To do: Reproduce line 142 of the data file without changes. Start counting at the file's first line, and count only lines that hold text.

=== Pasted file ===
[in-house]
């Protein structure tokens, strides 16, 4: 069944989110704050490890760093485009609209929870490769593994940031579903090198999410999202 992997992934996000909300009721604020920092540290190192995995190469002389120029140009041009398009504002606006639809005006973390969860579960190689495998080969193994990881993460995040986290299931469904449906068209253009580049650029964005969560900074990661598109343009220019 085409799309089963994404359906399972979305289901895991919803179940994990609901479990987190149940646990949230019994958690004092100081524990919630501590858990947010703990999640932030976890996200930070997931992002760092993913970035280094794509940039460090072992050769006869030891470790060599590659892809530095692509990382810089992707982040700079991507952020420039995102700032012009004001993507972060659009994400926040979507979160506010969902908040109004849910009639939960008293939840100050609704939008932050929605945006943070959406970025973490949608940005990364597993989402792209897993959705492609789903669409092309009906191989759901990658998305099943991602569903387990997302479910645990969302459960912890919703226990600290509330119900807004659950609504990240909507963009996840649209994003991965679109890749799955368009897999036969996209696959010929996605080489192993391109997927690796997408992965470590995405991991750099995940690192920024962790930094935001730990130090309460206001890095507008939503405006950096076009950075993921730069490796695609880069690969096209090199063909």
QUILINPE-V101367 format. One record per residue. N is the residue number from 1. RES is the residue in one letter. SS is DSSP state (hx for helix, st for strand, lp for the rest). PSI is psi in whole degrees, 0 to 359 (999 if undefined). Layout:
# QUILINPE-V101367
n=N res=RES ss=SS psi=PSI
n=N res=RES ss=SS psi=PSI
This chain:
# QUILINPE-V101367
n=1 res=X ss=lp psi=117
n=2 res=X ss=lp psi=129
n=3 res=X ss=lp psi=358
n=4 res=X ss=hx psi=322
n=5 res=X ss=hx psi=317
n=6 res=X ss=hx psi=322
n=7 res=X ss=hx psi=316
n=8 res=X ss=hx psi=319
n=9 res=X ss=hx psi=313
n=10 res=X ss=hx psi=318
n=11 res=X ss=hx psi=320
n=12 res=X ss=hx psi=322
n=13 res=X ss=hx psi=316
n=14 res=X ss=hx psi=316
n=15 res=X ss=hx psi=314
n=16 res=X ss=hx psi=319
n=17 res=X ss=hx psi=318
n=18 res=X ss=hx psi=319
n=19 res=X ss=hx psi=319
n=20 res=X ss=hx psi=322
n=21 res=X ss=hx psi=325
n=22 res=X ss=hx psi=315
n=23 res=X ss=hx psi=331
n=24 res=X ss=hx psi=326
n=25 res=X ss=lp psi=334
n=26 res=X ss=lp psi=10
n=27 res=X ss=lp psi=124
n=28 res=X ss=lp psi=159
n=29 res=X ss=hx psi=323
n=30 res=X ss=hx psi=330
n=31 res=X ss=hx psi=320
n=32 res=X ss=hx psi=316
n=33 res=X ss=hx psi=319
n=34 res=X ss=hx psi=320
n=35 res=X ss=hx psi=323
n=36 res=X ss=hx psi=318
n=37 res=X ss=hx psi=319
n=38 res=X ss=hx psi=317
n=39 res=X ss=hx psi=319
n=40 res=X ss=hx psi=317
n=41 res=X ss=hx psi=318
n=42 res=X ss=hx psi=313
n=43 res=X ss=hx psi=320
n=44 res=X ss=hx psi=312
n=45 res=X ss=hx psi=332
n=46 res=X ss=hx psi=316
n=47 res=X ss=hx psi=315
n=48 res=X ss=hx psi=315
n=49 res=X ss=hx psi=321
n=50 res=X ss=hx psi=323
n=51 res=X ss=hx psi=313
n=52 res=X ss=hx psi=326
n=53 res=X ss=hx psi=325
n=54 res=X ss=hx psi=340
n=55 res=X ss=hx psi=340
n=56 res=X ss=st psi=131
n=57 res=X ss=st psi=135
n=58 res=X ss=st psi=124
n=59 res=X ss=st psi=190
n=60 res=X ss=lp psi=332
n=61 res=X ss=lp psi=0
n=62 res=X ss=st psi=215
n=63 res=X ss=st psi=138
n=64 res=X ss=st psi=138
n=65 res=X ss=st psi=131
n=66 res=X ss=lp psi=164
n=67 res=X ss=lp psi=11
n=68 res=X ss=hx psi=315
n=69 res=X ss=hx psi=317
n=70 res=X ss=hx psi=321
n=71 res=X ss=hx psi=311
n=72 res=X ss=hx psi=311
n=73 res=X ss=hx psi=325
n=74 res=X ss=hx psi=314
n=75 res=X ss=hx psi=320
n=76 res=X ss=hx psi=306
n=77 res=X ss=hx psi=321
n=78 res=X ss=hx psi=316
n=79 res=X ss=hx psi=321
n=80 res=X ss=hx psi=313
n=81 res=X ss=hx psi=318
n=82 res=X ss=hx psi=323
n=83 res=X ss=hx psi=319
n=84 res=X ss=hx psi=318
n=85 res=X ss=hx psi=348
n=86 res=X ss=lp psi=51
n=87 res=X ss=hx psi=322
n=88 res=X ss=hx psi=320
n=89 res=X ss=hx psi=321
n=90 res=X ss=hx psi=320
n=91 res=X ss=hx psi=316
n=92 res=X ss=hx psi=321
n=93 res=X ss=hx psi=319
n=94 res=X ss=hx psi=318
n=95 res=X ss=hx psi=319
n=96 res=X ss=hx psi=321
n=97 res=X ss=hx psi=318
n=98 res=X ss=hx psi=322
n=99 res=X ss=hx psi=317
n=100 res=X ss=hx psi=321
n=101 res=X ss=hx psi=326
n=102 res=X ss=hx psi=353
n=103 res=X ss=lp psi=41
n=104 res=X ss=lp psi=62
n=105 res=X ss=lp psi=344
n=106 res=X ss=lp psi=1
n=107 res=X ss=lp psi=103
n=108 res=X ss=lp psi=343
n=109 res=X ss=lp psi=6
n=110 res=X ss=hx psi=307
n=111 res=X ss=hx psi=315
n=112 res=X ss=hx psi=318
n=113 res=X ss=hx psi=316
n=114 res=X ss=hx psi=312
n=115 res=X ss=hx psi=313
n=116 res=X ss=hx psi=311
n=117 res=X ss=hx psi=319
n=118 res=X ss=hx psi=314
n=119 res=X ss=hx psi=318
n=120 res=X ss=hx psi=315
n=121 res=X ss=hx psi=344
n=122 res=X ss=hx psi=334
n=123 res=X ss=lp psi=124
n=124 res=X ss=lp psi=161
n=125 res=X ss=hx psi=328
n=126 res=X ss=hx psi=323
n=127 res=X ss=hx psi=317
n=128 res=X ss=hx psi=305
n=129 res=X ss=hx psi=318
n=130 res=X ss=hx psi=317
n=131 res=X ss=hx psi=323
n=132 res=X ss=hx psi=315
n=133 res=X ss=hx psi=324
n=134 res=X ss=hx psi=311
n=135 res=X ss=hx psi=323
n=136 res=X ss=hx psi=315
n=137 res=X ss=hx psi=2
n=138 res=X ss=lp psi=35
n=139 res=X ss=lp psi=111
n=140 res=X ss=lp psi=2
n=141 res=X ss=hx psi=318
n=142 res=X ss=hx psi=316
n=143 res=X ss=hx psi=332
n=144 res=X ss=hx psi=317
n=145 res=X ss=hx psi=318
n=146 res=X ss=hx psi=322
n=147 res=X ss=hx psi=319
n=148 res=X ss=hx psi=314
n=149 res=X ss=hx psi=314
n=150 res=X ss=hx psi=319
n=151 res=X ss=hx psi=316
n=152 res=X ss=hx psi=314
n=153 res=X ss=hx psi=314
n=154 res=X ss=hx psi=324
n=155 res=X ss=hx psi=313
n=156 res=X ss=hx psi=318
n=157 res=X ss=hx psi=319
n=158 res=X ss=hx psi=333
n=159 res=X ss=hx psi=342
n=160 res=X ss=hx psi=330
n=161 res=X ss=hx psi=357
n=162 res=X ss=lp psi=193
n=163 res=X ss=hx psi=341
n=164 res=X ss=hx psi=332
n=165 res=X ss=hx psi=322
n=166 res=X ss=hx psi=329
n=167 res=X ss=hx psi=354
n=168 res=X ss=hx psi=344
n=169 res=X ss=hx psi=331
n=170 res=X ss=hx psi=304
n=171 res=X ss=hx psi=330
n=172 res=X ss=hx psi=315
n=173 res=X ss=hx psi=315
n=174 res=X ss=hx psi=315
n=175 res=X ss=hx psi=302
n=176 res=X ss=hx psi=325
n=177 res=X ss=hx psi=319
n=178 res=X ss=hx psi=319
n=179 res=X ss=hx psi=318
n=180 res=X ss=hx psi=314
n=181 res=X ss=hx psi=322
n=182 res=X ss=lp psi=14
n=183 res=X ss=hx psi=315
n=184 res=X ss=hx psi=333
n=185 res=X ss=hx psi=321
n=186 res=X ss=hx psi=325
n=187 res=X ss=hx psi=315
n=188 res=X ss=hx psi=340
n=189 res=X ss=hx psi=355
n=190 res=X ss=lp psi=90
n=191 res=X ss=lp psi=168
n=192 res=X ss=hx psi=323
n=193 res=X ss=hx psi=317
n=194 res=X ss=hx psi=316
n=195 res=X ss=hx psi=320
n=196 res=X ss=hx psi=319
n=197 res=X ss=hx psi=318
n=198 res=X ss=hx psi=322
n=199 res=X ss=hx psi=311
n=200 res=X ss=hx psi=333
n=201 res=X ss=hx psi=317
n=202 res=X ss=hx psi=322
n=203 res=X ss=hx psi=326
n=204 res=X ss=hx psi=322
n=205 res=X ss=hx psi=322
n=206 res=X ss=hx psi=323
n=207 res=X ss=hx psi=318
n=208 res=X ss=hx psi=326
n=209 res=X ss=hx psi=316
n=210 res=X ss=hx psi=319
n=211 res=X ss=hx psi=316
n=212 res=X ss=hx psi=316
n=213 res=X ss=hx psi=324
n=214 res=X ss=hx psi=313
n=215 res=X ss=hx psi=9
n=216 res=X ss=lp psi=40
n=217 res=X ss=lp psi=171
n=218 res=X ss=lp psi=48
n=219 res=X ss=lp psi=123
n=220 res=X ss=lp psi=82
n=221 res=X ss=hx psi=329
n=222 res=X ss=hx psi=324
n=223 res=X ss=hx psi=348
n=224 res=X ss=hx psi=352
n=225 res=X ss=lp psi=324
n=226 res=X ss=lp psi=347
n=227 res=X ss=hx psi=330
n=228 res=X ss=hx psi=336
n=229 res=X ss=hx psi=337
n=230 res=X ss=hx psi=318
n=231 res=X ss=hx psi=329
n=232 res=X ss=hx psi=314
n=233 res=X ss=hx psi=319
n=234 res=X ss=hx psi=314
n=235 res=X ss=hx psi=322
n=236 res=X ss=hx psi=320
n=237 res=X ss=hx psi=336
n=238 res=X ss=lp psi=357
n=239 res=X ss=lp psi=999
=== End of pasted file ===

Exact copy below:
n=134 res=X ss=hx psi=311